Synopses & Reviews
Consistently compared with the work of Hunter S. Thompson and Michael Herr, The Freedom provides a fearless and unsanitized tour of the disastrous occupation of Iraq, in all its surreal and terrifying detail. Drawing on the best tradition of war reporting, here is a rare book that “embeds” with both sides—the U.S. military and the Iraqi resistance.
Acclaimed journalist Christian Parenti takes us on a high-speed ride along treacherous roads to the centers of the ongoing conflict in Fallujah, Ramadi, and Sadr City through the first year of the occupation. He introduces us to relatives waiting anxiously outside the holding fortress of Abu Ghraib and takes a night drive around Baghdad with the insurgents. He recounts the military’s use of drugs and prostitutes, the imperial buffoonery of the Green Zone, and the religious ecstasy of the Shiites. And he allows us to witness, close up and in riveting detail, the cataclysmic violence, rampant gangsterism, and quotidian heroism that is today’s Iraq.
As predicted by the San Francisco Bay Guardian, when “historians of tomorrow start writing, they will doubtless have copies of The Freedom close at hand.”
Last year, the most superbly equipped fighting force on the planet was led into the only type of war for which its experts deemed it unprepared: a highly politicized urban counterinsurgency. As the casualties mount, American troops discover there is no plan B, only an ad hoc set of tactics cobbled together and called a strategy. The Freedom provides a fearless and unsanitized look at how the war is unfolding. We enter Baghdad as most journalists do--in a convoy of GMC Suburbans racing 95 miles an hour in tight, side-by-side formation. Once in the city, we encounter a relative of Saddam's who's scraping by while his father feeds money to the resistance; a former Fedayeen fighter who loves Limp Bizkit and Michael Bolton; the underage prostitutes who service U.S. soldiers and are hunted by religious vigilantes; the freshly minted MBAs who run the Coalition Provisional Authority's projects on privatization; the somnambulant American press corps and its fierce counterparts from al Jazeera and al Arabia. Finally, we are embedded with U.S. troops, the unworldly, working-class kids left holding the bag, forced to die for a war many of them don't support.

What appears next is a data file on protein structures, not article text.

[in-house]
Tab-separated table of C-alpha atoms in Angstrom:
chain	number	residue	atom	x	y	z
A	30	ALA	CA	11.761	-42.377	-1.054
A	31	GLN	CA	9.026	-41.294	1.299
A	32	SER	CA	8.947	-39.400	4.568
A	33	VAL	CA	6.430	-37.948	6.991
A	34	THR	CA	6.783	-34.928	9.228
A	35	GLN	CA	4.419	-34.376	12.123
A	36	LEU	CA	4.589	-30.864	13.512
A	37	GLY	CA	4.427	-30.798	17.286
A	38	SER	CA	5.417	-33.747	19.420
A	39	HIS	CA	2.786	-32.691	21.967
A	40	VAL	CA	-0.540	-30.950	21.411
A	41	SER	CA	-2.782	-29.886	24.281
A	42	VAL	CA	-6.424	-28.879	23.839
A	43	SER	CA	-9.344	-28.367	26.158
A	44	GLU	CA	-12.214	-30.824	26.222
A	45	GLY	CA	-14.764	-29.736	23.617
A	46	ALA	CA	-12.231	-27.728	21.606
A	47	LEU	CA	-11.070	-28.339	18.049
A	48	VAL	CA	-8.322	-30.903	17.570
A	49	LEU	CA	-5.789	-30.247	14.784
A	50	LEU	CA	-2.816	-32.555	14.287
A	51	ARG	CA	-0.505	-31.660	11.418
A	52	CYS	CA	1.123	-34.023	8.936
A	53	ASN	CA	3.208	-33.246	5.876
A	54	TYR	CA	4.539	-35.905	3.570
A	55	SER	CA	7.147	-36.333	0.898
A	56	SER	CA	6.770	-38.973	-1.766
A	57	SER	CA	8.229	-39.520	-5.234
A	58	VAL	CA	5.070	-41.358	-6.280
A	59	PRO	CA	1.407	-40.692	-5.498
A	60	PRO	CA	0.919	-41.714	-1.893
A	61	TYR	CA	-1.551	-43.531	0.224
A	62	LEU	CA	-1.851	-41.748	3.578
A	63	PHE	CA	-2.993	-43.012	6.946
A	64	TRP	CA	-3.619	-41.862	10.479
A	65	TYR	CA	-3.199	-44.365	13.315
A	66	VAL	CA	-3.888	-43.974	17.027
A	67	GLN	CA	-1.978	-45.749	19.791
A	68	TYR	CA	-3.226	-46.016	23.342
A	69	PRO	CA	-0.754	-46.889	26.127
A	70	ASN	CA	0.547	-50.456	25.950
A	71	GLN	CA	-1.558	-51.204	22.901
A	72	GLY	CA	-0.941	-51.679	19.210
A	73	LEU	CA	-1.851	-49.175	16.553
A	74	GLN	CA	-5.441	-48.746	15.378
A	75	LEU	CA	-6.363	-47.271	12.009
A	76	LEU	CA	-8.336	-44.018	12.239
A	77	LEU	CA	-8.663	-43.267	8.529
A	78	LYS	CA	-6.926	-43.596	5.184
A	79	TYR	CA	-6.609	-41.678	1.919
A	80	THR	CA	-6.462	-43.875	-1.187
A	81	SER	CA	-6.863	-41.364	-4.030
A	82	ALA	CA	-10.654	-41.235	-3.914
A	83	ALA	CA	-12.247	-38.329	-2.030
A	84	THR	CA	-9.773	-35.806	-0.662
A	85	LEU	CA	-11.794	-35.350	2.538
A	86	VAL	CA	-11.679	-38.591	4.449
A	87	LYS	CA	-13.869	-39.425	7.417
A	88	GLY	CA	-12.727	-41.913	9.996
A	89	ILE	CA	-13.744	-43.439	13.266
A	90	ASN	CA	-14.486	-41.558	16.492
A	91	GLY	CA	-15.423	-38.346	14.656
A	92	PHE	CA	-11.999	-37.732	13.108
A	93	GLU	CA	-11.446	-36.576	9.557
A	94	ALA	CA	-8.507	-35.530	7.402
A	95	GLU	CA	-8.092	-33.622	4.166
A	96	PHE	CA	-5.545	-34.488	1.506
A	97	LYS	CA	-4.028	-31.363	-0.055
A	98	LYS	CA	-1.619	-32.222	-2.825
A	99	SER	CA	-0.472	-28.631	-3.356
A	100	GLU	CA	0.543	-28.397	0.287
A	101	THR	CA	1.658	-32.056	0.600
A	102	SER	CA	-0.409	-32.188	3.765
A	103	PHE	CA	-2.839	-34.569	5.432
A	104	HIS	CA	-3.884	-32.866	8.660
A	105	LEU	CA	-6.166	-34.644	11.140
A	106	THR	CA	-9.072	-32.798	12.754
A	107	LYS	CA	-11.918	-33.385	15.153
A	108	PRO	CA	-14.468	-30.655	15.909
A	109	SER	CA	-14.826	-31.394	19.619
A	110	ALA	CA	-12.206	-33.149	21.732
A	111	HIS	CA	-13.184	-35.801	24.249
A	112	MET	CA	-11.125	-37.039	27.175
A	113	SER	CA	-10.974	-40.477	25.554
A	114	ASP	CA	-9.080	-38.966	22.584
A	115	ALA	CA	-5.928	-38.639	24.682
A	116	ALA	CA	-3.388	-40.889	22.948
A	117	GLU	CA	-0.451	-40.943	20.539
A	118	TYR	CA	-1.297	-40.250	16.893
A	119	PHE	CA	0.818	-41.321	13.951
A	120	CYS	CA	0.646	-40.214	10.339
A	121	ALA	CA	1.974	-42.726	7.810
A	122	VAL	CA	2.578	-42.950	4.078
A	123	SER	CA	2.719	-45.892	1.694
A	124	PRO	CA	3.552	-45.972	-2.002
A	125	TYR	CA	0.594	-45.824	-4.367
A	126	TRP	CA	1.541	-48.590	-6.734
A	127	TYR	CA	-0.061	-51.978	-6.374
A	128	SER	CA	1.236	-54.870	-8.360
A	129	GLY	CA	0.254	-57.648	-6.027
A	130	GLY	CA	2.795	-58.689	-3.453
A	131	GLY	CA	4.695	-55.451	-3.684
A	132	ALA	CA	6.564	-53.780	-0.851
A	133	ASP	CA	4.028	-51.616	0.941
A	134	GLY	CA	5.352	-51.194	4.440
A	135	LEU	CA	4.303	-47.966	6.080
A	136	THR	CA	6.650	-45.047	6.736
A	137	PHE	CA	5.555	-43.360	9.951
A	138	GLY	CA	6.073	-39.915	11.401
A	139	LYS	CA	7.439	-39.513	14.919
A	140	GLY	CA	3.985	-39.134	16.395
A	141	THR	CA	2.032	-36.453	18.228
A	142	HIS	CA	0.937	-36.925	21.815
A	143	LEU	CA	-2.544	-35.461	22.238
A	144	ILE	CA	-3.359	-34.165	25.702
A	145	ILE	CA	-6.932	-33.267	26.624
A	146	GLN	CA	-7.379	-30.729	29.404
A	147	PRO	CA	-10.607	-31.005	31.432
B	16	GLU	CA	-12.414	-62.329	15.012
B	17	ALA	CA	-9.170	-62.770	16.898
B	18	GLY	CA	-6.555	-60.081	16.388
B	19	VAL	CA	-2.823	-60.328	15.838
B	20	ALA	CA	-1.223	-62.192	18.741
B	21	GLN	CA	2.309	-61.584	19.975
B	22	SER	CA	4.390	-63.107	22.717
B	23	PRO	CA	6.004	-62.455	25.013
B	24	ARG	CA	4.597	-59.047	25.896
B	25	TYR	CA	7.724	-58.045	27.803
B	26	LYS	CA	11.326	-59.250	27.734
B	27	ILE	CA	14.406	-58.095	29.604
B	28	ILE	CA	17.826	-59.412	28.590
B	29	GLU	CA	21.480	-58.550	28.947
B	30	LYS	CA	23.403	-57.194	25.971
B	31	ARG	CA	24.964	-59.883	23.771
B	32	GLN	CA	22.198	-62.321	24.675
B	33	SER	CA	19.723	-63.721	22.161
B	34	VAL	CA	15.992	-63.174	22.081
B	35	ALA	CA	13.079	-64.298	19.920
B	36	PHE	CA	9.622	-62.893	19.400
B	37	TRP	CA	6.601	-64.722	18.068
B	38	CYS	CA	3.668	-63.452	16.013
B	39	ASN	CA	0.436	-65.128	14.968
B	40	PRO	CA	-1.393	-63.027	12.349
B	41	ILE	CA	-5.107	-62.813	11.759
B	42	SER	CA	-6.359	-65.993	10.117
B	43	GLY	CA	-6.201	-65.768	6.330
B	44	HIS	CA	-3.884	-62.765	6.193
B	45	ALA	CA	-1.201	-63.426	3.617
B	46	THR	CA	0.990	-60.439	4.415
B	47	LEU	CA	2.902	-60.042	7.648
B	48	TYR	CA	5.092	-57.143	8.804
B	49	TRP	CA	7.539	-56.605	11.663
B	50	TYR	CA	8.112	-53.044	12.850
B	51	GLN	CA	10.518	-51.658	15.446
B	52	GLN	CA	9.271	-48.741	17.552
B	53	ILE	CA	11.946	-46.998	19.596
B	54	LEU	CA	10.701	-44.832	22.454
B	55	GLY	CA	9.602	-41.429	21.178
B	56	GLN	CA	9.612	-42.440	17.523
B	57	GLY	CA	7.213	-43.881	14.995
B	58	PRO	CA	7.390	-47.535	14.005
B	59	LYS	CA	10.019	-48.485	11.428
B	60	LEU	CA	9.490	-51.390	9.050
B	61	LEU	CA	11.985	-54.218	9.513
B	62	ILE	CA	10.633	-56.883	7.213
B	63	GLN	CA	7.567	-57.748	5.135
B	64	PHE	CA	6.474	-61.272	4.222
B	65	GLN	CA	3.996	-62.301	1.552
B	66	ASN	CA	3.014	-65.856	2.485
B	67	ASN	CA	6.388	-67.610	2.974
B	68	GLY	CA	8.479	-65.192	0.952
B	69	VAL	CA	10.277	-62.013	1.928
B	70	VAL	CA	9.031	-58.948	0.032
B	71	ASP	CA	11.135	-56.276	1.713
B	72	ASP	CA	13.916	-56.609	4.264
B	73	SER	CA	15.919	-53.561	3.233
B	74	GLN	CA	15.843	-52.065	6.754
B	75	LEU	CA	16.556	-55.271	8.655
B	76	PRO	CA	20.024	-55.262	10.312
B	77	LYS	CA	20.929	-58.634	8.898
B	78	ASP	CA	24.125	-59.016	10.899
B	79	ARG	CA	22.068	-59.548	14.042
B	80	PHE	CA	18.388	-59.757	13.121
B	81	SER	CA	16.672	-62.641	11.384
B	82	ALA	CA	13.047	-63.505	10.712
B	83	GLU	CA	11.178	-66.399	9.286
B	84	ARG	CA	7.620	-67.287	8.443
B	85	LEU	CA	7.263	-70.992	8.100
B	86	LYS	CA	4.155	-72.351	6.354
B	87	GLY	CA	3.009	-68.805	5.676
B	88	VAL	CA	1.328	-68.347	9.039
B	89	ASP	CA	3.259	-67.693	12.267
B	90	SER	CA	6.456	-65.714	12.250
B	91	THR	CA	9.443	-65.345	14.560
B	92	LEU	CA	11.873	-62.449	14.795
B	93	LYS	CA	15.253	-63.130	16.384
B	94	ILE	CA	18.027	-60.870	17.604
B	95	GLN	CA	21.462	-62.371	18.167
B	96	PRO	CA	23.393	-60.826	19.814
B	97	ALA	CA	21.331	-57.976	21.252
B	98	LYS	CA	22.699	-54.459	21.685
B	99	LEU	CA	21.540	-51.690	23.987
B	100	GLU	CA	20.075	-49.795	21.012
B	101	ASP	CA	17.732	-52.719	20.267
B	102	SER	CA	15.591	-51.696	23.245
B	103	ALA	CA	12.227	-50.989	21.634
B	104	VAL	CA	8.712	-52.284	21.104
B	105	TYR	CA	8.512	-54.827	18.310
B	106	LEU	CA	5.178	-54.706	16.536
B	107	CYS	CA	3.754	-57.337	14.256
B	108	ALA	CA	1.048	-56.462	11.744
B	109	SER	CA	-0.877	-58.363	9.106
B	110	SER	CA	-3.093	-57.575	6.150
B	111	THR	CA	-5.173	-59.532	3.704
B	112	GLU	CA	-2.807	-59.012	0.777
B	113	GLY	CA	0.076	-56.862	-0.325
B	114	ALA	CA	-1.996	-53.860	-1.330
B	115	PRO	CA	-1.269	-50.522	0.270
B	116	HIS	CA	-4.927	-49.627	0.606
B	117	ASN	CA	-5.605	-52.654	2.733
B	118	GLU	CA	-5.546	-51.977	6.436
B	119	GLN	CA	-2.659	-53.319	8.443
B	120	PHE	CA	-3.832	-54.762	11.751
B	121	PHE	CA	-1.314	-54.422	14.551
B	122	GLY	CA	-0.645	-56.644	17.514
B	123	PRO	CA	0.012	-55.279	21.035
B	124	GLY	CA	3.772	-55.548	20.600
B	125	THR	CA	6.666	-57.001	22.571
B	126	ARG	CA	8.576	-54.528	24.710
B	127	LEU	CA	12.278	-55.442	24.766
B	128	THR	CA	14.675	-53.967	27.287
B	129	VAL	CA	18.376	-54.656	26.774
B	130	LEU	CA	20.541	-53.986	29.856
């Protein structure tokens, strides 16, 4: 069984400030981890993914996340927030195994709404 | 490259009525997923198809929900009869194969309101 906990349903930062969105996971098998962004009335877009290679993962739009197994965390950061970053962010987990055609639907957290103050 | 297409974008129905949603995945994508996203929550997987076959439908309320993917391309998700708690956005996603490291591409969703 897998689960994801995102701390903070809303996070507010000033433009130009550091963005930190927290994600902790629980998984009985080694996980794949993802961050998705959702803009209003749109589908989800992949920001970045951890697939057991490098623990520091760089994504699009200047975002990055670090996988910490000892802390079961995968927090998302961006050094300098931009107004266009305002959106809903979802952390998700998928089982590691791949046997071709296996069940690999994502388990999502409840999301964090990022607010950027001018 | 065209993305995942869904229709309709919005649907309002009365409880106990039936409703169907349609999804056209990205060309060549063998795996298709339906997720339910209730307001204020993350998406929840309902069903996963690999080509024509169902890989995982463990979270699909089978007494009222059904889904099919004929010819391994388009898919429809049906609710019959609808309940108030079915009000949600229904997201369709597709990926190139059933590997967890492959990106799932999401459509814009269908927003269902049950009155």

"The Freedom" provides a fearless and unsanitized look at how the war in Iraq is unfolding. Readers enter Baghdad as most journalists do--in a convoy of GMC Suburbans racing 95 miles an hour in tight, side-by-side formation.
About the Author
Christian Parenti is the author of The Soft Cage
and Lockdown America.
He is a visiting fellow at the CUNY Graduate School’s Center for Place, Culture, and Politics, and his articles appear regularly in The Nation.
He lives in New York City.